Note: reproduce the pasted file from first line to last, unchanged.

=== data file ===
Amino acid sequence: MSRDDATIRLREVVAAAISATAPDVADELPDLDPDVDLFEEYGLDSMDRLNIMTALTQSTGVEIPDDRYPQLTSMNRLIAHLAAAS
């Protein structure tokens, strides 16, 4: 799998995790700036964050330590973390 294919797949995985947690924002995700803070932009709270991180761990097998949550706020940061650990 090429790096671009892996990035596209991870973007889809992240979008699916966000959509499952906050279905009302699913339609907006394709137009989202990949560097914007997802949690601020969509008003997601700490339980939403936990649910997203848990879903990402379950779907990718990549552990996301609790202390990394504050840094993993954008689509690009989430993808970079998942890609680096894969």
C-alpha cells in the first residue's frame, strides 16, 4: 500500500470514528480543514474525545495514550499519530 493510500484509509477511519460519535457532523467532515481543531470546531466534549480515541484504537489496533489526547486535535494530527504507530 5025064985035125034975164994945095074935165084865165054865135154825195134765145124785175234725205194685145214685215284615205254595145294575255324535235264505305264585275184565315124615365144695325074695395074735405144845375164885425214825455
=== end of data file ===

Amino acid sequence: MSRDDATIRLREVVAAAISATAPDVADELPDLDPDVDLFEEYGLDSMDRLNIMTALTQSTGVEIPDDRYPQLTSMNRLIAHLAAAS
């Protein structure tokens, strides 16, 4: 799998995790700036964050330590973390 294919797949995985947690924002995700803070932009709270991180761990097998949550706020940061650990 090429790096671009892996990035596209991870973007889809992240979008699916966000959509499952906050279905009302699913339609907006394709137009989202990949560097914007997802949690601020969509008003997601700490339980939403936990649910997203848990879903990402379950779907990718990549552990996301609790202390990394504050840094993993954008689509690009989430993808970079998942890609680096894969």
C-alpha cells in the first residue's frame, strides 16, 4: 500500500470514528480543514474525545495514550499519530 493510500484509509477511519460519535457532523467532515481543531470546531466534549480515541484504537489496533489526547486535535494530527504507530 5025064985035125034975164994945095074935165084865165054865135154825195134765145124785175234725205194685145214685215284615205254595145294575255324535235264505305264585275184565315124615365144695325074695395074735405144845375164885425214825455